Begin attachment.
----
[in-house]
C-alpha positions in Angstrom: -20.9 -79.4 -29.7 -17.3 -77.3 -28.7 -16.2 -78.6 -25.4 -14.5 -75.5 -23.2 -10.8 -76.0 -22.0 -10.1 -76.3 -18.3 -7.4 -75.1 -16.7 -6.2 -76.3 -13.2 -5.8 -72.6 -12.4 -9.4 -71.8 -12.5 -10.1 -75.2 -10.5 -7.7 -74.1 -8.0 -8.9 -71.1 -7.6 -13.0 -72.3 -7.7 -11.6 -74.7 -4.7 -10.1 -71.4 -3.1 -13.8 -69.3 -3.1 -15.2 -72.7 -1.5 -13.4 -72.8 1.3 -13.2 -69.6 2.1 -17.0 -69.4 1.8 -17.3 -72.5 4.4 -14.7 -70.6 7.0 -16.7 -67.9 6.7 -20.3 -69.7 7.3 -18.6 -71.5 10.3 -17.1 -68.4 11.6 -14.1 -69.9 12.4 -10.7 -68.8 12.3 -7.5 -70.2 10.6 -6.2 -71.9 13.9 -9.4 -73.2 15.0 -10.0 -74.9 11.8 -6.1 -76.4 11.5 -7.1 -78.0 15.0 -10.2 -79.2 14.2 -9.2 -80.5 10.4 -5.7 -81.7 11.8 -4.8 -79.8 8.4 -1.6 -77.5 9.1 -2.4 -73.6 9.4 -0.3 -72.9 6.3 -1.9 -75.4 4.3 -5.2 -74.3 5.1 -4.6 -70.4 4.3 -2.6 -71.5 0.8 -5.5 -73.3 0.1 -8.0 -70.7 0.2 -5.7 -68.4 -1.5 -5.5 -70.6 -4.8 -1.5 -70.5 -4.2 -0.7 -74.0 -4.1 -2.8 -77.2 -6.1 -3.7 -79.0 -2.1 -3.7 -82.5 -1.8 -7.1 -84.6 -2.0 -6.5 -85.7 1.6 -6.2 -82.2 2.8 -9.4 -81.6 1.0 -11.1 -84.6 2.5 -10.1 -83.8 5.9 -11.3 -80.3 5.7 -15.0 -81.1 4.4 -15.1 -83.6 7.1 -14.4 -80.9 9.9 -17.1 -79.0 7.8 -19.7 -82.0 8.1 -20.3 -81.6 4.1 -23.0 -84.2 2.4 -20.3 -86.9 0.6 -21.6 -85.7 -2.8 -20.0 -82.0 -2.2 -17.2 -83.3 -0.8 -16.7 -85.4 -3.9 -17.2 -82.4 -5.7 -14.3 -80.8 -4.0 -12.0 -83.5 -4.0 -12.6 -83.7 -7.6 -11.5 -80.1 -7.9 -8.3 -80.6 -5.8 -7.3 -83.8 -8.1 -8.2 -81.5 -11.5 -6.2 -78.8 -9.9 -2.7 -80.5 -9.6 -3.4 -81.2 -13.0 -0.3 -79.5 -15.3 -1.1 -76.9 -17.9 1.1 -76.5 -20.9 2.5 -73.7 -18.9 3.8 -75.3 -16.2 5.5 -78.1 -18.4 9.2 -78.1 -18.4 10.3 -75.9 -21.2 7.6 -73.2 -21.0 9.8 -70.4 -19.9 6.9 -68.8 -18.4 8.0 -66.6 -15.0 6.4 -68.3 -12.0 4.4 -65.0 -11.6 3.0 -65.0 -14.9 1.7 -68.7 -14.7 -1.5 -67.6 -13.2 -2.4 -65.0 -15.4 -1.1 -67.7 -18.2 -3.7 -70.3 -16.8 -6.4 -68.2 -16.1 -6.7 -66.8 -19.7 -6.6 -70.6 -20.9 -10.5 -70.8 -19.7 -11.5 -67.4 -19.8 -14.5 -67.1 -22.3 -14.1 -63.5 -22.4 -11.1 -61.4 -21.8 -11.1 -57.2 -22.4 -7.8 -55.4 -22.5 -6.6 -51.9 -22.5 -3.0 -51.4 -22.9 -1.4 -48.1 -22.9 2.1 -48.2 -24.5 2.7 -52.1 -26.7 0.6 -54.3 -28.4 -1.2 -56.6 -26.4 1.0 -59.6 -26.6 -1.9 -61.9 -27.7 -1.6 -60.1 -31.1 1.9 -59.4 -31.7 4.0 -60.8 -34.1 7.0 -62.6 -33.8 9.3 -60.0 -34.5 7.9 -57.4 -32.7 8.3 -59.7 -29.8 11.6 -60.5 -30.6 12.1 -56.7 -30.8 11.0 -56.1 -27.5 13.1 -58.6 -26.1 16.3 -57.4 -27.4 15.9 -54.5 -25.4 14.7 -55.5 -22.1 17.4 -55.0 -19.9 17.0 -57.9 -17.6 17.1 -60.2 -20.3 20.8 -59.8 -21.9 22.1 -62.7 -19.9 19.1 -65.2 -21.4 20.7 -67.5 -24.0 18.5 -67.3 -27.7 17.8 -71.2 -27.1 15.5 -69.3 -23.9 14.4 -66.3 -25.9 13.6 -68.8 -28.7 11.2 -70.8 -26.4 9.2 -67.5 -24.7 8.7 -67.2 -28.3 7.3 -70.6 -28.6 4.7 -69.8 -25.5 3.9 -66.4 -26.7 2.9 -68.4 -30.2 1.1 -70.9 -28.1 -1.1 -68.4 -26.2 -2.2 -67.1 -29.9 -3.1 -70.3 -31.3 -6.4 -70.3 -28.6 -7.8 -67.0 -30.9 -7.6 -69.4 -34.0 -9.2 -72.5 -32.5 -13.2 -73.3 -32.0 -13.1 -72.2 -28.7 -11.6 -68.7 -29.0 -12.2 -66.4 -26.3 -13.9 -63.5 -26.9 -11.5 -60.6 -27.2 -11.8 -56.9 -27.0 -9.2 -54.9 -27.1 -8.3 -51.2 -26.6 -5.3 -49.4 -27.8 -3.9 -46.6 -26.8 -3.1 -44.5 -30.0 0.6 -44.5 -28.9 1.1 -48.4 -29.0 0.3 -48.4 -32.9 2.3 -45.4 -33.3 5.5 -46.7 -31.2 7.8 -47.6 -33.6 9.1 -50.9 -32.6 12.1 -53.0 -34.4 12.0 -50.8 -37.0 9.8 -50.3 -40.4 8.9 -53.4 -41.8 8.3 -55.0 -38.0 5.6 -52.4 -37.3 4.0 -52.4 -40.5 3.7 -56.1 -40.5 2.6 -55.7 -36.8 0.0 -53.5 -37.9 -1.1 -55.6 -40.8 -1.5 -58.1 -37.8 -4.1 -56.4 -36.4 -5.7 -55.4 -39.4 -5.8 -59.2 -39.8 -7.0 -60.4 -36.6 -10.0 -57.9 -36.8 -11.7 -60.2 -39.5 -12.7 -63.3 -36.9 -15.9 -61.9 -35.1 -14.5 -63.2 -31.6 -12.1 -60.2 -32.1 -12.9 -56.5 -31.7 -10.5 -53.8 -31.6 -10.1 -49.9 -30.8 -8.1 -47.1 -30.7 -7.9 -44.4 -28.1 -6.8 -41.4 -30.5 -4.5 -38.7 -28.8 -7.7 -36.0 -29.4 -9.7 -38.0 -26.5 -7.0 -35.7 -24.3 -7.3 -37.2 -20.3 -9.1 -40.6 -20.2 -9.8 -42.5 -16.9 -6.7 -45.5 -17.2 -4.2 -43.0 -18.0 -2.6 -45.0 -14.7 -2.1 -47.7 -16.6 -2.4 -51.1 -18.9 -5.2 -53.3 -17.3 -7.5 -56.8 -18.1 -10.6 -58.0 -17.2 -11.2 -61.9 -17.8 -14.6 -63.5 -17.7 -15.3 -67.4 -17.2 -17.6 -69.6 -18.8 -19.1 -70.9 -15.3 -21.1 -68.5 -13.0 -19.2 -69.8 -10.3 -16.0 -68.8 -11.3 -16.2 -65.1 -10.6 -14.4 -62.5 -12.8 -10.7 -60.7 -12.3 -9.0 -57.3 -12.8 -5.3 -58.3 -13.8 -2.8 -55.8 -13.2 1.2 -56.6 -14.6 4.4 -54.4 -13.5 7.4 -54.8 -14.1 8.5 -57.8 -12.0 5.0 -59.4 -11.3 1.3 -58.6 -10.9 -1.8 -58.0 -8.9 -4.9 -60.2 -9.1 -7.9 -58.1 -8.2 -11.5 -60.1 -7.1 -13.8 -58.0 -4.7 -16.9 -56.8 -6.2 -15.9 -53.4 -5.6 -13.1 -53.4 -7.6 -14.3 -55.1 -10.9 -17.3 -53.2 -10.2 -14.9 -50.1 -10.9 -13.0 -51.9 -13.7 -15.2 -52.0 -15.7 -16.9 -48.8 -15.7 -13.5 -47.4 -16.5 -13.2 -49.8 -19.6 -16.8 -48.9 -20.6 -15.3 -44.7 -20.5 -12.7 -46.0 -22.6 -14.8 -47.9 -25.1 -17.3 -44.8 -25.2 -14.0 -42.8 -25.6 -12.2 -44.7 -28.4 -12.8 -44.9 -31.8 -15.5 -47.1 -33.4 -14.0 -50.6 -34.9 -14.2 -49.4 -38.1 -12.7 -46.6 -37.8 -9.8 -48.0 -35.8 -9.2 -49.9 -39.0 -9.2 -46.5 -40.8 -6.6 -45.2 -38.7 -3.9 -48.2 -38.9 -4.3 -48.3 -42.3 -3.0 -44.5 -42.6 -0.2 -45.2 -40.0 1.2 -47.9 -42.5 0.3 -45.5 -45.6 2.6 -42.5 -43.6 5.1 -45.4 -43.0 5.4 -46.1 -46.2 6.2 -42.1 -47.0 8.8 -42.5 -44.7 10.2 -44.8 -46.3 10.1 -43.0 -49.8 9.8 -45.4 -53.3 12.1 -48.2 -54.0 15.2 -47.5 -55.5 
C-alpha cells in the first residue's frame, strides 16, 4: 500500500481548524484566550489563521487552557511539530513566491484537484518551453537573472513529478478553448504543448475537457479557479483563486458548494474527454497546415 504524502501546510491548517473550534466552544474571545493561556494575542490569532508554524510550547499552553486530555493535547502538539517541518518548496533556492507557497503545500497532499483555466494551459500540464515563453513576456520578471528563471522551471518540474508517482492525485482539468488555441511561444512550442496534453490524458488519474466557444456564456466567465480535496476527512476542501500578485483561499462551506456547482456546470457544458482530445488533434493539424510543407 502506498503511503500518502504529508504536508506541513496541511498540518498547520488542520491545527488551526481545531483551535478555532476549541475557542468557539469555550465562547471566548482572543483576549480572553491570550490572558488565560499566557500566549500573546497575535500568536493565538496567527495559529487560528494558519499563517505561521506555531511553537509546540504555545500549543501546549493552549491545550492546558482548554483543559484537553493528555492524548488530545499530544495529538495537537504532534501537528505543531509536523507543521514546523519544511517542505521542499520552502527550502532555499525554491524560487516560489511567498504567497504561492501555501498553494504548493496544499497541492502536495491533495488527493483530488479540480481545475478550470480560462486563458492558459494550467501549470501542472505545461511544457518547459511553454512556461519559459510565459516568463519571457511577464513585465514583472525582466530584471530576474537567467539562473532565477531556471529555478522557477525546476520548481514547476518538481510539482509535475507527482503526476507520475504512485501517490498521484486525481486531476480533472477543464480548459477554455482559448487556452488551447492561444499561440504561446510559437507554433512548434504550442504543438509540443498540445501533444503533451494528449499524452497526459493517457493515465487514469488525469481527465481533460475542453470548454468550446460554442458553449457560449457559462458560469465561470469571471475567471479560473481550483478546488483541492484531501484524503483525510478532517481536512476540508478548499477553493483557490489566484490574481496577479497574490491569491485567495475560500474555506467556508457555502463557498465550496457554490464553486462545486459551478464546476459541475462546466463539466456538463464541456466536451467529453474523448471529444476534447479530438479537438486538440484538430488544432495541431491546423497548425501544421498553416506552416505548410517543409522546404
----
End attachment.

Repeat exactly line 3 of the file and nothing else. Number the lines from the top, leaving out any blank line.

C-alpha cells in the first residue's frame, strides 16, 4: 500500500481548524484566550489563521487552557511539530513566491484537484518551453537573472513529478478553448504543448475537457479557479483563486458548494474527454497546415 504524502501546510491548517473550534466552544474571545493561556494575542490569532508554524510550547499552553486530555493535547502538539517541518518548496533556492507557497503545500497532499483555466494551459500540464515563453513576456520578471528563471522551471518540474508517482492525485482539468488555441511561444512550442496534453490524458488519474466557444456564456466567465480535496476527512476542501500578485483561499462551506456547482456546470457544458482530445488533434493539424510543407 502506498503511503500518502504529508504536508506541513496541511498540518498547520488542520491545527488551526481545531483551535478555532476549541475557542468557539469555550465562547471566548482572543483576549480572553491570550490572558488565560499566557500566549500573546497575535500568536493565538496567527495559529487560528494558519499563517505561521506555531511553537509546540504555545500549543501546549493552549491545550492546558482548554483543559484537553493528555492524548488530545499530544495529538495537537504532534501537528505543531509536523507543521514546523519544511517542505521542499520552502527550502532555499525554491524560487516560489511567498504567497504561492501555501498553494504548493496544499497541492502536495491533495488527493483530488479540480481545475478550470480560462486563458492558459494550467501549470501542472505545461511544457518547459511553454512556461519559459510565459516568463519571457511577464513585465514583472525582466530584471530576474537567467539562473532565477531556471529555478522557477525546476520548481514547476518538481510539482509535475507527482503526476507520475504512485501517490498521484486525481486531476480533472477543464480548459477554455482559448487556452488551447492561444499561440504561446510559437507554433512548434504550442504543438509540443498540445501533444503533451494528449499524452497526459493517457493515465487514469488525469481527465481533460475542453470548454468550446460554442458553449457560449457559462458560469465561470469571471475567471479560473481550483478546488483541492484531501484524503483525510478532517481536512476540508478548499477553493483557490489566484490574481496577479497574490491569491485567495475560500474555506467556508457555502463557498465550496457554490464553486462545486459551478464546476459541475462546466463539466456538463464541456466536451467529453474523448471529444476534447479530438479537438486538440484538430488544432495541431491546423497548425501544421498553416506552416505548410517543409522546404